It’s completely normal to be afraid of spiders. Millions of people across the globe hate these strange, eight-legged creatures and are quick to smash them. This is understandable. Everything about spiders is unnerving, from their many eyes to the way they scuttle across vertical surfaces. The widespread fear of spiders may have its roots in evolution as it’s perfectly possible to be afraid of spiders without ever encountering one.
However, one of the first steps to combat this dread is to start with a little research. While treating an intense phobia should be done through professional therapy, learning a little bit about spiders can help take the edge off the fear and maybe instill respect for these fascinating creatures.
The Biology of Spiders
There’s good news for spider haters everywhere: Spiders aren’t very smart. Like with most insects and arachnids, the life of the average spider is very simple. They hatch from their eggs with the genetic coding that determines how they will behave for the rest of their eight-legged lives. When they sense a specific stimulus, they usually respond to it the same way every time. As such, they are very predictable and they simply don’t have the mental capacity to plot a spider uprising from the shadows. The only spiders that have measurable cognitive ability are jumping spiders and wolf spiders and while they might surprise an unsuspecting human, neither species poses any real danger.
Spiders also have horrible stamina. Unlike mammals, which have a robust circulatory system to keep them active, they don’t even have veins. Instead, the hemolymph (spider and insect blood) flows through the spider’s entire body, all the way down to a spider’s hairy toes. In fact, there are parts of a spider’s leg that don’t have muscles. Just like a piece of heavy construction machinery, each spider step is primarily powered by hydraulics. This is good news for a few reasons. While spiders can move quickly in short bursts, their cold little hearts can’t pump blood into their legs very quickly. When the temperature drops, their blood cools and their entire system of locomotion shuts down with it. So, no matter how quick and creepy they seem, a human will always be able to outrun a spider.
Spiders Are Very Useful
Spiders also provide an invaluable service to ecosystems across the world. While a single spider may not impact an insect population, the global spider population consumes 400-800 million tons of insects. Spiders eat mosquitos that spread irritation and disease to millions. They eat pest insects, such as roaches or flies that can decimate crops and wild plant life. They eat beautiful butterflies — which is unfortunate but part of the package deal. In addition to functioning as important insect predators, they are also important prey for birds and other animals.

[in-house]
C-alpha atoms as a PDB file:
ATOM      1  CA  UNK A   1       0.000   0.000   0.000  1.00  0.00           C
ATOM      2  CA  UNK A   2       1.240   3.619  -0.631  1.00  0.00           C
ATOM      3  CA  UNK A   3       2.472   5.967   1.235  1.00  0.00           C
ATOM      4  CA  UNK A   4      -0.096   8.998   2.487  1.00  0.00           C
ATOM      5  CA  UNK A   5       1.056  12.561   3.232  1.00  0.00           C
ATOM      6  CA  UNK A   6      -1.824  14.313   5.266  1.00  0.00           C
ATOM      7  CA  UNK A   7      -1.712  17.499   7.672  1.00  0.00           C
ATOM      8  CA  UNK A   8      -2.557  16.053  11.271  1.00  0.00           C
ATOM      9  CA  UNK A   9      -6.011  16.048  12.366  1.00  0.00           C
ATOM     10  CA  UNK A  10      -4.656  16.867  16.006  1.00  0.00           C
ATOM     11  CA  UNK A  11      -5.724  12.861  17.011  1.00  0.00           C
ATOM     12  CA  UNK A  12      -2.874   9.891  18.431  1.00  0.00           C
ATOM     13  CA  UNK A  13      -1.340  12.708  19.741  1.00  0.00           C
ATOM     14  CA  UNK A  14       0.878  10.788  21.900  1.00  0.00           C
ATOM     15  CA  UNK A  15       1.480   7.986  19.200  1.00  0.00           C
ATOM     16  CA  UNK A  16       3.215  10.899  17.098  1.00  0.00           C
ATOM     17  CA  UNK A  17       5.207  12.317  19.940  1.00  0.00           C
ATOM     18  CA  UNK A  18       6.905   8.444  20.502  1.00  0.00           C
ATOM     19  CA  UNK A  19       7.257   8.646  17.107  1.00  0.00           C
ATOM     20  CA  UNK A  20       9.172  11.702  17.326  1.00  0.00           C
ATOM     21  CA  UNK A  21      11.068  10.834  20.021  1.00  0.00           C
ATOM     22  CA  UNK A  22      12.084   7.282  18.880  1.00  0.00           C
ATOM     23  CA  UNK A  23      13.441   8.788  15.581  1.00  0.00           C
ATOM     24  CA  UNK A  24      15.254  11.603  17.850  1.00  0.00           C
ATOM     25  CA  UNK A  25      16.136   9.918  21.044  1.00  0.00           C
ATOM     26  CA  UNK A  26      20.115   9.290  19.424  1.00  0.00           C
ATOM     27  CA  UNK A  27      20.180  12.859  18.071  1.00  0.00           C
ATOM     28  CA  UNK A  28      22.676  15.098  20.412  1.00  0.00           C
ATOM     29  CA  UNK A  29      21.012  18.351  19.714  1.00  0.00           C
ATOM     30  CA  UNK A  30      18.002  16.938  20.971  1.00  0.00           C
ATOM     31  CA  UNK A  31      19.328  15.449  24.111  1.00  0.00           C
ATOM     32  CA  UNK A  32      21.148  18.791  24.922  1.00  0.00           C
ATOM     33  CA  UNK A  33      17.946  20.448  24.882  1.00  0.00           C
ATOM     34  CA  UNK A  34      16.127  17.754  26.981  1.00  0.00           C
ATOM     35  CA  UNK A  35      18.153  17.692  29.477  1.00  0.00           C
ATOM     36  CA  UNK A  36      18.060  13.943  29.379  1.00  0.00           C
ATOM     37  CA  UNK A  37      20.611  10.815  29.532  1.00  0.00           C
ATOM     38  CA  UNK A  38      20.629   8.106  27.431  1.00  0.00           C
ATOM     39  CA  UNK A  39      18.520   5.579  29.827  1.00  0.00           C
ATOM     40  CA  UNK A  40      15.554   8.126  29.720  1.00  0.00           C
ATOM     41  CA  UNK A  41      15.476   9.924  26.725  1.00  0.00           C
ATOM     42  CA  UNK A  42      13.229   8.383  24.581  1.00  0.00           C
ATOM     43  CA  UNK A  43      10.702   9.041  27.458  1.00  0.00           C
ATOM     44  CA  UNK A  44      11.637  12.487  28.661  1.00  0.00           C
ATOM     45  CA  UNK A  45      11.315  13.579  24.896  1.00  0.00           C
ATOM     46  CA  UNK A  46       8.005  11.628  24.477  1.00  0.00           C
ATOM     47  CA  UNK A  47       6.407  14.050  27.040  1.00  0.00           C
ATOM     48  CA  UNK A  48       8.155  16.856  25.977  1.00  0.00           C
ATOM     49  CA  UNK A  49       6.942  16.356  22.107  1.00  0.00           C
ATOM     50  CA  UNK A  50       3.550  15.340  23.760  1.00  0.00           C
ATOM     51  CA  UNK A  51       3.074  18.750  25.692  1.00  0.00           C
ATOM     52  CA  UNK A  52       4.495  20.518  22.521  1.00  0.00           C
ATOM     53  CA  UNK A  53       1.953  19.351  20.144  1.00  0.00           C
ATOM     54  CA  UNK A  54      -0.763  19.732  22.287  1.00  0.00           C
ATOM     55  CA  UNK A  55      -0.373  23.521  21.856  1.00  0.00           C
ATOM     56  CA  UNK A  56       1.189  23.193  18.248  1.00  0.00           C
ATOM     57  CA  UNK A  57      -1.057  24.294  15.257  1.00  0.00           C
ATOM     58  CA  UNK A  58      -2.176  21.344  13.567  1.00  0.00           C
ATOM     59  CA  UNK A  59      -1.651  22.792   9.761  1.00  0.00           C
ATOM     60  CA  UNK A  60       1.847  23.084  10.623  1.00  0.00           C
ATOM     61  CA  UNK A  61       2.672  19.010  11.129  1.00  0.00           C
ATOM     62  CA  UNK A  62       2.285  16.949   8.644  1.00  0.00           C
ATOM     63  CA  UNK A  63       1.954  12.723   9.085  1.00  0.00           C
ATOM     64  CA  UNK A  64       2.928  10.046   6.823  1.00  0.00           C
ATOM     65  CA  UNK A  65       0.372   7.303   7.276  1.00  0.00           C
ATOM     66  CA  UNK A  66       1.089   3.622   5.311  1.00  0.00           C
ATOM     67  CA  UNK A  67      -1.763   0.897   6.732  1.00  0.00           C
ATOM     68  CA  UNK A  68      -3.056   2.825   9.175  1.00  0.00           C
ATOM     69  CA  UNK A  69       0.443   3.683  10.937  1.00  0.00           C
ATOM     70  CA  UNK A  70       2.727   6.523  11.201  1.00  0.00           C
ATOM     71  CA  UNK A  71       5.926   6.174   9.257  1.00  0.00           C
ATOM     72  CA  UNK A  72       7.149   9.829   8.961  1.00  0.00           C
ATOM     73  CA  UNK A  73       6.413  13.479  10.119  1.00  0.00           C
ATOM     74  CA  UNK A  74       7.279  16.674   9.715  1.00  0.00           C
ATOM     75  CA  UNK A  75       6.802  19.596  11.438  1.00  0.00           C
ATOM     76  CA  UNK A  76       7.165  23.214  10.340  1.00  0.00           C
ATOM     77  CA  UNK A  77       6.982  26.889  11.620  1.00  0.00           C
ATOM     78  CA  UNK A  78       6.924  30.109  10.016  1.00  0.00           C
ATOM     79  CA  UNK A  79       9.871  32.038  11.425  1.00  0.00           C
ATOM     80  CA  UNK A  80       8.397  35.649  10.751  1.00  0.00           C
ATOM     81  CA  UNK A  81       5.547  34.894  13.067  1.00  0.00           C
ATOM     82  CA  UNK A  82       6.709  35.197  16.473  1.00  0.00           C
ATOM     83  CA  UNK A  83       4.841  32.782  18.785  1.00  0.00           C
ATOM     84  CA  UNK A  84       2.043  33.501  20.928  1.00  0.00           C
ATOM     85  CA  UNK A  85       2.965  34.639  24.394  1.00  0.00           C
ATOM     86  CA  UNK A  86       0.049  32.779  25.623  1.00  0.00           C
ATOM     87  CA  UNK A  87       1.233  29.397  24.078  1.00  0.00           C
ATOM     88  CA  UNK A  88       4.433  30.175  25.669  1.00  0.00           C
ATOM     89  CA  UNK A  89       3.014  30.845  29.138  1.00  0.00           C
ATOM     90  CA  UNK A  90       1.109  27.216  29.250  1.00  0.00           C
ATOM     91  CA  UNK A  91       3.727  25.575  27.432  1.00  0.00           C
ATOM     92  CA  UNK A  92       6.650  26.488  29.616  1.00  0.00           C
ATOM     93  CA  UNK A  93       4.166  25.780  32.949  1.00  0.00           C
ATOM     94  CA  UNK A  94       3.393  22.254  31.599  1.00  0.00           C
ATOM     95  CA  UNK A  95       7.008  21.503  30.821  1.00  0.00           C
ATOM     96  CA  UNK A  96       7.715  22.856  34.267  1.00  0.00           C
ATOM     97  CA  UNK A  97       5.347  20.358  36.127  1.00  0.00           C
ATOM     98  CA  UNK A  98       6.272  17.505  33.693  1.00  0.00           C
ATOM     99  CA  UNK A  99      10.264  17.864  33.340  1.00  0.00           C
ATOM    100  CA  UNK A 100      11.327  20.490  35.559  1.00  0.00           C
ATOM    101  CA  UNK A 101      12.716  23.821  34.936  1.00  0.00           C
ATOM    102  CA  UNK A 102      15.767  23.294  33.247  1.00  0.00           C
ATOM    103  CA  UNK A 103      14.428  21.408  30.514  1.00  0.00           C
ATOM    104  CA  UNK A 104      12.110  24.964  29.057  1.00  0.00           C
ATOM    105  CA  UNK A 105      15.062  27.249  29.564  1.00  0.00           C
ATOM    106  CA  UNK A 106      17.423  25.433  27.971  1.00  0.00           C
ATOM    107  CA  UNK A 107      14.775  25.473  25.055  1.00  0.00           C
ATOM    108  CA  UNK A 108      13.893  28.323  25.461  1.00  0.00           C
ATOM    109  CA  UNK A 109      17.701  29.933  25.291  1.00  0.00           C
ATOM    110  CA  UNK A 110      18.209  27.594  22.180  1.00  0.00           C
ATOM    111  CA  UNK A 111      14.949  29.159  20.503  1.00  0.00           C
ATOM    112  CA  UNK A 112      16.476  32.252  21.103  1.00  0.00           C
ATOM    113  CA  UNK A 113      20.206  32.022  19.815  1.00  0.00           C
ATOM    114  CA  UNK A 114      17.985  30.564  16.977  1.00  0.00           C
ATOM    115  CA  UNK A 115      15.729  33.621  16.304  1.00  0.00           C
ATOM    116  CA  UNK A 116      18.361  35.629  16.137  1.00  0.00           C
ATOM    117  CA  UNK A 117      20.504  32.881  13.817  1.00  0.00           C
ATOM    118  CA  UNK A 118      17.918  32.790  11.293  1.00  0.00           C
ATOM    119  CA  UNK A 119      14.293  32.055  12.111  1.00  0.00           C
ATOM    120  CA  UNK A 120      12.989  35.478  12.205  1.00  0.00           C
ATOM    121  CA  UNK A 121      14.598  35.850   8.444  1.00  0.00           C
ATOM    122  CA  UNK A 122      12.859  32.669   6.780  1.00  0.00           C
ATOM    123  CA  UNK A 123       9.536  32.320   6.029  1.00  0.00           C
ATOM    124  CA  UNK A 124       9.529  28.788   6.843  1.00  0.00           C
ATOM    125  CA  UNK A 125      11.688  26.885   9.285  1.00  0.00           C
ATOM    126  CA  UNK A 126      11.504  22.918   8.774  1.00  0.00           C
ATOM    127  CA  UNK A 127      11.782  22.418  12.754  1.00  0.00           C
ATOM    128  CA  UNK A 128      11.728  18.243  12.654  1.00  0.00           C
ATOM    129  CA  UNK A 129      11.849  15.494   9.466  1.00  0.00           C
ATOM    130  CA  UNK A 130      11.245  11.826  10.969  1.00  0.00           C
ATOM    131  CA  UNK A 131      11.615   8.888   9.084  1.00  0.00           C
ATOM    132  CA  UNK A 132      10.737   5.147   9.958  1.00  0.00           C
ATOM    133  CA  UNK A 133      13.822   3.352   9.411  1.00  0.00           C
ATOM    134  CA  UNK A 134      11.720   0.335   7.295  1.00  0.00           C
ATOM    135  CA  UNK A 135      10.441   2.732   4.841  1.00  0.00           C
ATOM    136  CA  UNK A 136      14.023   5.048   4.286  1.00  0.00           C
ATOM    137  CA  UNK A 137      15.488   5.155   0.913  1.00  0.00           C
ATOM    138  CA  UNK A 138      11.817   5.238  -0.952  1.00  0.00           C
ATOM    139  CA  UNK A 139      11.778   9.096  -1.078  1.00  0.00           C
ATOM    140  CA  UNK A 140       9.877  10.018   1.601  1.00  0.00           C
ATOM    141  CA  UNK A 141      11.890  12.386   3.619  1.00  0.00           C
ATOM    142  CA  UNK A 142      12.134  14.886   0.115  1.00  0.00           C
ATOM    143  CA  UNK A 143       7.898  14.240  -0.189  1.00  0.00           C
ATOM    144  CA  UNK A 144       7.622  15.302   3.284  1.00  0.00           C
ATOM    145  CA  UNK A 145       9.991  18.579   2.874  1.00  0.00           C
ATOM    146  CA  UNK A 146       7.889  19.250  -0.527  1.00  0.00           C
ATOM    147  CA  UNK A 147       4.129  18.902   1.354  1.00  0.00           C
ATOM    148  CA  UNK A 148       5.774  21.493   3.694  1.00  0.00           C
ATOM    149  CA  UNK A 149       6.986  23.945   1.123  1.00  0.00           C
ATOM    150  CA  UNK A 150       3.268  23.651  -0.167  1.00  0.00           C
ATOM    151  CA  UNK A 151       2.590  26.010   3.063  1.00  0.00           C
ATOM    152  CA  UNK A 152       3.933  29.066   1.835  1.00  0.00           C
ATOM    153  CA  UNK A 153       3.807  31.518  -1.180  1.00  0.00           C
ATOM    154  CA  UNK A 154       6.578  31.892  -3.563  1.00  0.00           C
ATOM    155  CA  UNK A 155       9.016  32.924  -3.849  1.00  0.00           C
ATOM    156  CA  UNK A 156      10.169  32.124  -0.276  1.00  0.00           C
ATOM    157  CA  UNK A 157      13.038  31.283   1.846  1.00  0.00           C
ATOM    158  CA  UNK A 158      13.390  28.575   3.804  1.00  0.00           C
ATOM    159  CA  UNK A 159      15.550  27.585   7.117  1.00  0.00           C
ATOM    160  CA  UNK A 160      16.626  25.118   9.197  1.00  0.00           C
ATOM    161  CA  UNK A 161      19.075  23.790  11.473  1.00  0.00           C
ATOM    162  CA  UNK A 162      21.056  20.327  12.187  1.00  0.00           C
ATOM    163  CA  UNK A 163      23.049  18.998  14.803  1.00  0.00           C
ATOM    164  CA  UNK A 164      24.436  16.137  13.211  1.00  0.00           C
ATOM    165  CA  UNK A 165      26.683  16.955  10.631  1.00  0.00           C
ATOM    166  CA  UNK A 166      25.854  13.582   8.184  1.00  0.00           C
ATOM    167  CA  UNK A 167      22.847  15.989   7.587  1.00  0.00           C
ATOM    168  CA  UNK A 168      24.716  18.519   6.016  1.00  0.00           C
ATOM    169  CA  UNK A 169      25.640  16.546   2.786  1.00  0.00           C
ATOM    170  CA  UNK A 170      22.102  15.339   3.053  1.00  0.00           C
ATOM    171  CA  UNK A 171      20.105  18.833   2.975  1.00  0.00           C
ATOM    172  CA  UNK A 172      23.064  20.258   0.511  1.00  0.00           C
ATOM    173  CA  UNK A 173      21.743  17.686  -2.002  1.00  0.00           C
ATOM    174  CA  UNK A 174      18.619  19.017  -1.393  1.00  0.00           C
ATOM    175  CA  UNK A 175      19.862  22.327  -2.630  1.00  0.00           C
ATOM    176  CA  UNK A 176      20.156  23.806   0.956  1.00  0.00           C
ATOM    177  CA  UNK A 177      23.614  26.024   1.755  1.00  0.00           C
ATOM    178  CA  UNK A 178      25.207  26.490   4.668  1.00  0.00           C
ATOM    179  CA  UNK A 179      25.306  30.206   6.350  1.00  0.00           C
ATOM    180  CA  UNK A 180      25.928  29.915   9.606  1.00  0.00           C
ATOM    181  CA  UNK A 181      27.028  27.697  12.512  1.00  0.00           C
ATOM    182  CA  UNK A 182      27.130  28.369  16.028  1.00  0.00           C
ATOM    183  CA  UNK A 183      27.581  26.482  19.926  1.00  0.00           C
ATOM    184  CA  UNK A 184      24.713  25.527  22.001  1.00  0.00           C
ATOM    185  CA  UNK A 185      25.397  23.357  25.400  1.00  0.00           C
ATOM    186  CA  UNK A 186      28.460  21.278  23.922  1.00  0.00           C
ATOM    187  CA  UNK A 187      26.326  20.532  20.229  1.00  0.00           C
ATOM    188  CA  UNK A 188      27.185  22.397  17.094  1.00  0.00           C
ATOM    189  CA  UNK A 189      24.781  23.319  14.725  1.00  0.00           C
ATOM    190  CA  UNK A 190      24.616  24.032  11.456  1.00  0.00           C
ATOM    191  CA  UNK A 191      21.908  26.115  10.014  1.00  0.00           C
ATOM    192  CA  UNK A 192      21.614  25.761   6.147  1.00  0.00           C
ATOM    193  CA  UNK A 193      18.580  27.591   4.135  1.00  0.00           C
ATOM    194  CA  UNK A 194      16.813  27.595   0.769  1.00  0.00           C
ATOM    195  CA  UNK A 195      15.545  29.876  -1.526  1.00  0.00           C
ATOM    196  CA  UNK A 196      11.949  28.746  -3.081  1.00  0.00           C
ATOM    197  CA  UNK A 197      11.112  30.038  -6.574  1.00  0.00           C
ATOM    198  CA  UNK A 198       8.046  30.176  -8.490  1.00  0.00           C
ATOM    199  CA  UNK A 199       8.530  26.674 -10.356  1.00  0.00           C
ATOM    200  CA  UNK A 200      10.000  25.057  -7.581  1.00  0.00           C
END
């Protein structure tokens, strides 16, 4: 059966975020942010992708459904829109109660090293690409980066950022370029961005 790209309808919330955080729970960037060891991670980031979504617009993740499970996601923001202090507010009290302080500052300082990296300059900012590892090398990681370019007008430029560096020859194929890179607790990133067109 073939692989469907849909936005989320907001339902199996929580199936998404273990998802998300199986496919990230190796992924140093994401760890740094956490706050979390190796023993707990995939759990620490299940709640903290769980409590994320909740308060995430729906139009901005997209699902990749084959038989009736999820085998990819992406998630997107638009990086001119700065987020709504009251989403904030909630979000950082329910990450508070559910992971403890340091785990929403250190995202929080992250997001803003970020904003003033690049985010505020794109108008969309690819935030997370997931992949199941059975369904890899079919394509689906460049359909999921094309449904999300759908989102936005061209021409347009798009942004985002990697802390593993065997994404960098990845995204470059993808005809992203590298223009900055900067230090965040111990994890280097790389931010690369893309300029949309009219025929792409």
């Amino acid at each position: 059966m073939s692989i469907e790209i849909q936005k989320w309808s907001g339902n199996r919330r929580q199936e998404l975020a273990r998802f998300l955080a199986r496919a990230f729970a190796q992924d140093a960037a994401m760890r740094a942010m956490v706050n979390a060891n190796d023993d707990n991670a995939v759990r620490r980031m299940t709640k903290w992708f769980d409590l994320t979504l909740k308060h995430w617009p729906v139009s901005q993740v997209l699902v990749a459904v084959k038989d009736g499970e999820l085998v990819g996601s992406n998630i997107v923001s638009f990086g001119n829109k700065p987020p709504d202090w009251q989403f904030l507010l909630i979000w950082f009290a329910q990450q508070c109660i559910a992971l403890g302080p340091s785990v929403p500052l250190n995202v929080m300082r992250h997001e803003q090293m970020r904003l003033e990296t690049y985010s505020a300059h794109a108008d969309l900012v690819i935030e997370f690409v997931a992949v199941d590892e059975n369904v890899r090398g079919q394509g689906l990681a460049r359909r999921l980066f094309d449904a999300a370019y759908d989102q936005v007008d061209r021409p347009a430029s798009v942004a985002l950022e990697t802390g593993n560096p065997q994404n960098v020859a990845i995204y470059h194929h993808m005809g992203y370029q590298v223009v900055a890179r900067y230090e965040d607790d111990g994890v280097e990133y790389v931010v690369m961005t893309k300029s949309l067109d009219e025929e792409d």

Spiders fill many niches in the wilderness but they are surprisingly useful in labs and classrooms. Spider venom has the potential to be incredibly useful in the medical field. The different chemicals that have brewed within spider fangs over millions of years may contain the ingredients to life-saving medications. Different kinds of venoms have been studied for their potential to kill tumors and treat chronic pain.
Even engineers have taken an interest in spiders. Spider silk is incredibly strong for its size and flexibility; it is reportedly five times stronger than steel. Synthetic spider silk is incredibly difficult to create, but scientists have been hard at work studying spiders in an attempt to create such a marvelous and potentially useful substance. If there was enough spider silk to be commercially viable it could be used in medical implants, surgical mesh, bulletproof vests and more. There are promising developments involving gene editing, silkworms and sometimes goats.
It’s clear that most spiders are easy to outsmart and that they have a lot to offer, but they’re also fascinating creatures in their own right. There are thousands of different species, all with their own unique adaptations that help them survive. And some of these adaptations are downright bizarre.
For example, the diving bell spider lives mostly underwater. It builds itself a bubble nest where it lives for most of its life. Another example is the male peacock jumping spider, which has an abdomen that looks like a psychedelic throw rug, which helps him perform spectacular mating dances. The mirror spider, like its name suggests, has an abdomen covered with silvery spots that reflect light. There are spiders with bright colors, spiders that look like ants, spiders that look like plants and many more.
Although they may not be everyone’s cup of tea, they can be very interesting, and even beautiful. Few creatures in the animal kingdom can claim the same level of weirdness and diversity as spiders.
It’s disingenuous to say that spiders are completely harmless. Most of them are, but there are a few that are poisonous to humans. With that said, knowing a few facts can help people avoid panic and deal with their spider situation with a level head.
No, not everyone needs to love spiders. There’s an inherent creepiness to all those eyes and legs and if that makes someone shiver and squirm, there’s nothing wrong with that. At the same time, understanding a little bit about spiders can help take the edge off of the fear in favor of respect.